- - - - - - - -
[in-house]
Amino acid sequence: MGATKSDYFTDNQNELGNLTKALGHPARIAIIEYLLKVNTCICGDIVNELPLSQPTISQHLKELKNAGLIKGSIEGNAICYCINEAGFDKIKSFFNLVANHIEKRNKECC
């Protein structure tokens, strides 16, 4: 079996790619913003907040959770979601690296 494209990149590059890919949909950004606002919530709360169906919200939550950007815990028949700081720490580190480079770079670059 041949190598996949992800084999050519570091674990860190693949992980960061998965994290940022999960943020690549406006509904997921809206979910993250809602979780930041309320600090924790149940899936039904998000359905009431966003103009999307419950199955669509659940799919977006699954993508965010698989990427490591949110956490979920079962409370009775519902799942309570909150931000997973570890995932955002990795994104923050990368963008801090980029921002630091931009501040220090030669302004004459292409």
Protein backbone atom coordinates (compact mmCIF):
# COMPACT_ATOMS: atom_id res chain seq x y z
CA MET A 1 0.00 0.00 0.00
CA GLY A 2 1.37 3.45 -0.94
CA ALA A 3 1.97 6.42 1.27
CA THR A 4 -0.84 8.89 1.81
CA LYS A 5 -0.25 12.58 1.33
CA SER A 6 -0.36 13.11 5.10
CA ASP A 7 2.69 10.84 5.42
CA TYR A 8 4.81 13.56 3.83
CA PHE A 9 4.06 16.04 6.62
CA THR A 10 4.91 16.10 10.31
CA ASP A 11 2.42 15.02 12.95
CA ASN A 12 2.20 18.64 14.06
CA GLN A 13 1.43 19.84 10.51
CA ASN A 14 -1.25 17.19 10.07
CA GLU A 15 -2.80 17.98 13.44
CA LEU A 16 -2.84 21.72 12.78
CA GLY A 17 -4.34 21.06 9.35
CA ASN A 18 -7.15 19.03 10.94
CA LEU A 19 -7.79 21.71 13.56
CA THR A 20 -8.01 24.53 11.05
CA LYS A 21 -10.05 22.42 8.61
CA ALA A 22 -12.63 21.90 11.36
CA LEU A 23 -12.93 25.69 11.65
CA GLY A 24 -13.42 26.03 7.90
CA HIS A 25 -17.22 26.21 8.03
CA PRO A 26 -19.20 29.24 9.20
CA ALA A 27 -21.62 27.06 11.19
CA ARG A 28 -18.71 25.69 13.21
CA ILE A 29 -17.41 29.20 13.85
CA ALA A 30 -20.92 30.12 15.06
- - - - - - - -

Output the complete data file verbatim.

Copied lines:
[in-house]
Amino acid sequence: MGATKSDYFTDNQNELGNLTKALGHPARIAIIEYLLKVNTCICGDIVNELPLSQPTISQHLKELKNAGLIKGSIEGNAICYCINEAGFDKIKSFFNLVANHIEKRNKECC
């Protein structure tokens, strides 16, 4: 079996790619913003907040959770979601690296 494209990149590059890919949909950004606002919530709360169906919200939550950007815990028949700081720490580190480079770079670059 041949190598996949992800084999050519570091674990860190693949992980960061998965994290940022999960943020690549406006509904997921809206979910993250809602979780930041309320600090924790149940899936039904998000359905009431966003103009999307419950199955669509659940799919977006699954993508965010698989990427490591949110956490979920079962409370009775519902799942309570909150931000997973570890995932955002990795994104923050990368963008801090980029921002630091931009501040220090030669302004004459292409």
Protein backbone atom coordinates (compact mmCIF):
# COMPACT_ATOMS: atom_id res chain seq x y z
CA MET A 1 0.00 0.00 0.00
CA GLY A 2 1.37 3.45 -0.94
CA ALA A 3 1.97 6.42 1.27
CA THR A 4 -0.84 8.89 1.81
CA LYS A 5 -0.25 12.58 1.33
CA SER A 6 -0.36 13.11 5.10
CA ASP A 7 2.69 10.84 5.42
CA TYR A 8 4.81 13.56 3.83
CA PHE A 9 4.06 16.04 6.62
CA THR A 10 4.91 16.10 10.31
CA ASP A 11 2.42 15.02 12.95
CA ASN A 12 2.20 18.64 14.06
CA GLN A 13 1.43 19.84 10.51
CA ASN A 14 -1.25 17.19 10.07
CA GLU A 15 -2.80 17.98 13.44
CA LEU A 16 -2.84 21.72 12.78
CA GLY A 17 -4.34 21.06 9.35
CA ASN A 18 -7.15 19.03 10.94
CA LEU A 19 -7.79 21.71 13.56
CA THR A 20 -8.01 24.53 11.05
CA LYS A 21 -10.05 22.42 8.61
CA ALA A 22 -12.63 21.90 11.36
CA LEU A 23 -12.93 25.69 11.65
CA GLY A 24 -13.42 26.03 7.90
CA HIS A 25 -17.22 26.21 8.03
CA PRO A 26 -19.20 29.24 9.20
CA ALA A 27 -21.62 27.06 11.19
CA ARG A 28 -18.71 25.69 13.21
CA ILE A 29 -17.41 29.20 13.85
CA ALA A 30 -20.92 30.12 15.06